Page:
One of my favorite memories is of my father first telling me about the 1982 Orioles. I don’t remember how old I was, or even why it came up—probably because I thirsted for stories about Earl Weaver, and his love of the three-run homer, and his riotous rage. But I remember how it felt to hear about those Birds, who started the year 5-12, then worked their way back into contention in what Weaver had said would be his final season. Baltimore needed a four-game sweep of Milwaukee in the closing series to take the division crown from the Brewers, and the O’s won the first three. Then, with 51,642 fans in attendance for the last game of the regular season and possibly the last game of Weaver’s tenure (ultimately, he returned in ’85), they lost. They lost badly, 10-2, a five-spot from the Brewers in the ninth inning putting the comeback for the game and the season alike beyond reach.
And do you know what the fans did? They stayed. They filled Memorial Stadium with their voices and their love. They chanted O-R-I-O-L-E-S as Weaver wiped tears from his eyes. I remember my dad telling me about this miraculous moment, this encapsulation of fandom and community, and about how Howard Cosell couldn’t quite believe what was transpiring.
“You are bearing witness,” Cosell told viewers everywhere, “to one of the most remarkable scenes maybe that you will ever see in sports. Yes, the fans have stayed! They have stayed to cheer!”
I think about this often. I thought about it constantly on Tuesday, when, at long last, I could no longer ignore the inevitable: My favorite team was going to trade away my favorite player. I thought about it ceaselessly on Wednesday, as the trade slipped back into limbo over uncertain prospect medicals, my misery stretching on, seemingly into the ever after. Finally, on Wednesday afternoon, official word came down: The Orioles and Dodgers had a deal, Manny Machado for a five-prospect package built around power-hitting outfielder Yusniel Diaz.
Manny isn’t Earl. The 2018 O’s definitely aren’t the ’82 O’s. But that moment in Memorial has always felt like a touchstone to me, a boiled down display of why we love sports. In the end, it’s not actually about winning—at least not only. It’s about finding something worth believing in, and then sharing it with people who believe in it, too. Manny made me believe. He made me smile. He gave me hope. And now he’s gone.
I can still feel the euphoria that swept over me when the O’s drafted him. It was June 2010. The Bryce Harper draft. The Birds were on their way to a 66-96 record, another last-place finish. Since selecting Nick Markakis seventh overall in 2003, they’d spent first-round picks on Wade Townsend, Brandon Snyder, Garrett Olson, Billy Rowell, Pedro Beato, Matt Wieters, Brian Matusz, and Matt Hobgood, a series of who?s and a catcher who went from “Can’t miss!” to “Meh, OK” in a damn hurry. Even amid the Wieters hype that was still very much in full swing at that time, Manny felt different, a high school phenom excelling at the game’s most important position, a shortstop so gifted even Baltimore’s snake-bit player-development system couldn’t break him.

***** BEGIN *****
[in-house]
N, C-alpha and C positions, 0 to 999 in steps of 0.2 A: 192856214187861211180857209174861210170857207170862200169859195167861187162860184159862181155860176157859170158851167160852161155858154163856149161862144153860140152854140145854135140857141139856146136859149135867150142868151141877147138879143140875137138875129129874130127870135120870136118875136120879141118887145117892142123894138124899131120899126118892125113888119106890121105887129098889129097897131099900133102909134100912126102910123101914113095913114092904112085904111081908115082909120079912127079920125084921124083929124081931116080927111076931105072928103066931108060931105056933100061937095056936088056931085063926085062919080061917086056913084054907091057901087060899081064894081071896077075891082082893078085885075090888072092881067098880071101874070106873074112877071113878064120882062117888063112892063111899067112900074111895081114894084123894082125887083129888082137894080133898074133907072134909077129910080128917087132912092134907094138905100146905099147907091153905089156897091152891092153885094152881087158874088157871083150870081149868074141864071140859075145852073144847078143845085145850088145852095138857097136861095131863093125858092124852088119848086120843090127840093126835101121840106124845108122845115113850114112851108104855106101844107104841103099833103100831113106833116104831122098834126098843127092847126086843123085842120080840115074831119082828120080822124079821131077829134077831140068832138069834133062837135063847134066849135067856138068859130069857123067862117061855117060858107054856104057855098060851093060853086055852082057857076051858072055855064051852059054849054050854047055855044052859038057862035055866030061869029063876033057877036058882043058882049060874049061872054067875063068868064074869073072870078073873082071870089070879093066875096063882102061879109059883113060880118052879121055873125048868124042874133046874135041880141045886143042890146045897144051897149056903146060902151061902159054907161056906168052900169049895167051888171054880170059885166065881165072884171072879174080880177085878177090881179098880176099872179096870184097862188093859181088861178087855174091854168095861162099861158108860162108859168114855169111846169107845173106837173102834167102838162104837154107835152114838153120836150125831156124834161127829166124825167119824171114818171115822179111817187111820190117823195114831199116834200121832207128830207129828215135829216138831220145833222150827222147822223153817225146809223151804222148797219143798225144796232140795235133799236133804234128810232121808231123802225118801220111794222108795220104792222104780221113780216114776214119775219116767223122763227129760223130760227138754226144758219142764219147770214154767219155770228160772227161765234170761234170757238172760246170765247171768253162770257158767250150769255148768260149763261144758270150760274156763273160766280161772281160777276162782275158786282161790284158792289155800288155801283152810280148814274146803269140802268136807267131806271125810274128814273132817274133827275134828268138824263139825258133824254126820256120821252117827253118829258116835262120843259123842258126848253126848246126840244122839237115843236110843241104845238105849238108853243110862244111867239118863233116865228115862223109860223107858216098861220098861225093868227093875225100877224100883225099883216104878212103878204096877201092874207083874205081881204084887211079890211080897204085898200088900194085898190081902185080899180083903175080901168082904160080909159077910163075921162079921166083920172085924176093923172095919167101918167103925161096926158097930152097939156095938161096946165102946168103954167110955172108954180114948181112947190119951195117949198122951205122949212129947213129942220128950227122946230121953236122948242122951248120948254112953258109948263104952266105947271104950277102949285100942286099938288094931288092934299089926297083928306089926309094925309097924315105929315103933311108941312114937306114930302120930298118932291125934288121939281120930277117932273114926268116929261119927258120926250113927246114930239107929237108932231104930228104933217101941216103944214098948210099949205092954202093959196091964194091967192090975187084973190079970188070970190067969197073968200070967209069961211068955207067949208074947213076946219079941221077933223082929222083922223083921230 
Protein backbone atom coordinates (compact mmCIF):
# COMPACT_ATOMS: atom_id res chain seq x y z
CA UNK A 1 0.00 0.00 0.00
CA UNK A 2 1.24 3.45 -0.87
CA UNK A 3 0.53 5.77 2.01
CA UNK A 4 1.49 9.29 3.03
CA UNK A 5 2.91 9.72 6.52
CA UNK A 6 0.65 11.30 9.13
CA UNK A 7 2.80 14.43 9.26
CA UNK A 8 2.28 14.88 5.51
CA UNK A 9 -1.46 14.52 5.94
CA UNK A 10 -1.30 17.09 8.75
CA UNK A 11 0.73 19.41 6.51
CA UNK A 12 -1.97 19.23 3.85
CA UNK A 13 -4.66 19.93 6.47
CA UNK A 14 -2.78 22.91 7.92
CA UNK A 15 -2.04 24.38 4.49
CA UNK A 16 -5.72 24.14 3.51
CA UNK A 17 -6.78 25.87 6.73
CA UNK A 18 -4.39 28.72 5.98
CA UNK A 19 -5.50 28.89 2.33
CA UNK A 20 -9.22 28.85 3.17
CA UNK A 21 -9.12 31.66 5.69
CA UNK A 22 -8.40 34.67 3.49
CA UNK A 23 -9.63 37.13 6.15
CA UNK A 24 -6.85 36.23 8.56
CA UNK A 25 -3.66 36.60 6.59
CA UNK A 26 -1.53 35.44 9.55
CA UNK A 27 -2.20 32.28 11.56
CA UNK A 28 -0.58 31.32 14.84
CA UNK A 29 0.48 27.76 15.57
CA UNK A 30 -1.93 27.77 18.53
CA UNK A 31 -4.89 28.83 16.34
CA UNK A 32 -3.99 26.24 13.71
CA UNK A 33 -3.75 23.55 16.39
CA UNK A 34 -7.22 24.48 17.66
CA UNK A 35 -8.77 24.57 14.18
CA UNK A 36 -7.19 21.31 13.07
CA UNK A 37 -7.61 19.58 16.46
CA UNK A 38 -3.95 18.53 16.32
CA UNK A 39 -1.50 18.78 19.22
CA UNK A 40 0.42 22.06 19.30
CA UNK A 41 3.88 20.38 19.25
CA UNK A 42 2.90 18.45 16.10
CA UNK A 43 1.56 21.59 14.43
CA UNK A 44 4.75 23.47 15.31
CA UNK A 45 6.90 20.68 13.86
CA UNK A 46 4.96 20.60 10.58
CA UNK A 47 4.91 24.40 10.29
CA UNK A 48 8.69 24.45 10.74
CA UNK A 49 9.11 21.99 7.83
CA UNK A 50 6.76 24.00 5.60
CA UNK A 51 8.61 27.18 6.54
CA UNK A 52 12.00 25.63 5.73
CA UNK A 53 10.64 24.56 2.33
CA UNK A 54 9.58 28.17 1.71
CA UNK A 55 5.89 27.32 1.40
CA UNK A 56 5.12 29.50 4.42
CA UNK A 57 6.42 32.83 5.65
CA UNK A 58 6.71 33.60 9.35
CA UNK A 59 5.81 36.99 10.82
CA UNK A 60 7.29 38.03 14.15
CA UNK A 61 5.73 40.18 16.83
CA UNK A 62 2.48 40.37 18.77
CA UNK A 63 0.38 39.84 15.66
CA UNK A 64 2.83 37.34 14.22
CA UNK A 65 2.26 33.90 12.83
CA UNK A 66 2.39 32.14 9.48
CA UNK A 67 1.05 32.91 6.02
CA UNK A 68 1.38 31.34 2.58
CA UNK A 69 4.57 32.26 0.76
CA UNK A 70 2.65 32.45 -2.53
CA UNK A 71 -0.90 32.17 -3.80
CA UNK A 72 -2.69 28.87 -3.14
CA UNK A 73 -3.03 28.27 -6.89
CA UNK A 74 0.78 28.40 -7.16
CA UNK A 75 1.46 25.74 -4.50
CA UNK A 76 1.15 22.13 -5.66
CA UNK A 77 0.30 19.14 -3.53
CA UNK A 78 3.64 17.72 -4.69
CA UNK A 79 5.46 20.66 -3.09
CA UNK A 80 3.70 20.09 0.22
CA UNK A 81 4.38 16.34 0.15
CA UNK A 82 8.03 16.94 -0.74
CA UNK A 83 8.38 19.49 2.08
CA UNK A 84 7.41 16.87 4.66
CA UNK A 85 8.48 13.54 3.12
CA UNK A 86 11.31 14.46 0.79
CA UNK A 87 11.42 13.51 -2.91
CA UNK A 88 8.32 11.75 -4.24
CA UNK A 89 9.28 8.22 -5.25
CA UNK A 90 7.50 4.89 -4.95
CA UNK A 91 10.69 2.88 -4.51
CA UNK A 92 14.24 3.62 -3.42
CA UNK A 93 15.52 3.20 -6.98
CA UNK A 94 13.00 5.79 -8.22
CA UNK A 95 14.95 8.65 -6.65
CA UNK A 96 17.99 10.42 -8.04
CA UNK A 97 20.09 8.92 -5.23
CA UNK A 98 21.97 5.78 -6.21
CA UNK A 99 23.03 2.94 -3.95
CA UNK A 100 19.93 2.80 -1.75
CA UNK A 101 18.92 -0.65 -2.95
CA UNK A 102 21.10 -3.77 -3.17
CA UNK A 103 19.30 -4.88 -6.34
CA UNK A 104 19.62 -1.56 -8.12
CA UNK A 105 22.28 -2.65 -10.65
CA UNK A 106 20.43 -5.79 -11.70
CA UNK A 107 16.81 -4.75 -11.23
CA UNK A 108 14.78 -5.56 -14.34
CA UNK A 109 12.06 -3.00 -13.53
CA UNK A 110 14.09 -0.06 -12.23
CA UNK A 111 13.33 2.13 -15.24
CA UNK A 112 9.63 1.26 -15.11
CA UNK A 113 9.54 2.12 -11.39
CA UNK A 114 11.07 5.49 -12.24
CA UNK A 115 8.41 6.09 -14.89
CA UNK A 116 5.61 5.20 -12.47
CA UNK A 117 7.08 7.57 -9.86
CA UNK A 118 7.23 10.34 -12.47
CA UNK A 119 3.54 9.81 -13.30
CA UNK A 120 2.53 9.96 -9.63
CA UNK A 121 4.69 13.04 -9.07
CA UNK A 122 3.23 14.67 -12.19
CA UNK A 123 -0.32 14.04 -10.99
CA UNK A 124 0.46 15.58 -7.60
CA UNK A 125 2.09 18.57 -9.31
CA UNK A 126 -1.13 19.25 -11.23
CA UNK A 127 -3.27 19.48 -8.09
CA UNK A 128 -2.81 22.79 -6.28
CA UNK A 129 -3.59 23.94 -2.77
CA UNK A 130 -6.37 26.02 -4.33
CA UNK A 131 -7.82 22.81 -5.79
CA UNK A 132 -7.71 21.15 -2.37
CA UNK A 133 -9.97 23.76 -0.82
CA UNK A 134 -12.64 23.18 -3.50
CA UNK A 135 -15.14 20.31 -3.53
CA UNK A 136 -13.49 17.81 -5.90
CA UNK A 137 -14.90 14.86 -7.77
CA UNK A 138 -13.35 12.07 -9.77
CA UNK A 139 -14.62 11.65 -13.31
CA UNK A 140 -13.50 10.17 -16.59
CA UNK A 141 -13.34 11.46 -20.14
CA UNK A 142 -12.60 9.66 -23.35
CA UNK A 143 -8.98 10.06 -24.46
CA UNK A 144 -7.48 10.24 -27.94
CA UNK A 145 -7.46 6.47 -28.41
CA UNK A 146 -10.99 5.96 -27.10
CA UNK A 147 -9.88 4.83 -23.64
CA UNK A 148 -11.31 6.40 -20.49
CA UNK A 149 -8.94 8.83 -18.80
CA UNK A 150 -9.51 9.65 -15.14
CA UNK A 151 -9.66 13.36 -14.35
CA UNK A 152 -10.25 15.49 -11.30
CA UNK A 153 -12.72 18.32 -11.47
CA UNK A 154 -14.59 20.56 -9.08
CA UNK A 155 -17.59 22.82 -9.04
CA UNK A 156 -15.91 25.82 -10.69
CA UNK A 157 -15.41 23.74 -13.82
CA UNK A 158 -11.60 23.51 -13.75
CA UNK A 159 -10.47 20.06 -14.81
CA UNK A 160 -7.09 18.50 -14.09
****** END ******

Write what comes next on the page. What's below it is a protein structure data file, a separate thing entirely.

He was A-Rod. He was non-hometown Cal. When he earned the call in 2012, a 19-year-old straight from Double-A moving from his natural shortstop position to the team’s chasm at third base, he was Brooks Robinson. He was a revelation, and his 51-game regular-season debut propelled the O’s to the playoffs for the first time since 1997. Their wild-card-game victory over Yu Darvish and the Texas Rangers meant more to me than any sporting event before or since, proof positive that anything is possible.
I’ll spare you the play-by-play recounting of his entire Orioles tenure. There were ups and downs. There were two season-ending knee injuries; there were brawls and suspensions. There were also more web gems and smiles than I can count. He turned his doubles stroke into 30-plus-homer power. He made four All-Star teams. He earned MVP votes in three seasons. The Orioles made the playoffs again in 2014 (their first AL East title since ’97) and 2016. He floated into and out of the conversation about the game’s best overall player, but he always remained a superstar, unambiguously the kind of cornerstone a franchise builds around.
And that’s where logic abandons me. I understand, rationally, why most analysts and even many fans feel that the only mistake here was waiting too long, failing to maximize the return for a player the Orioles knew they couldn’t re-sign when he hit free agency. Leaving aside that Baltimore made the playoffs in 2016 and Machado’s 2017 WAR was the lowest of his career in a full season, I’m just not capable of thinking about this through the lens of net gains. I don’t think I ever will be, because I can’t understand, can’t accept, can’t even really comprehend conceding defeat before even trying. Machado should have worn Orioles orange until the day he hung ’em up; instead, he’s in Dodger Blue at 26.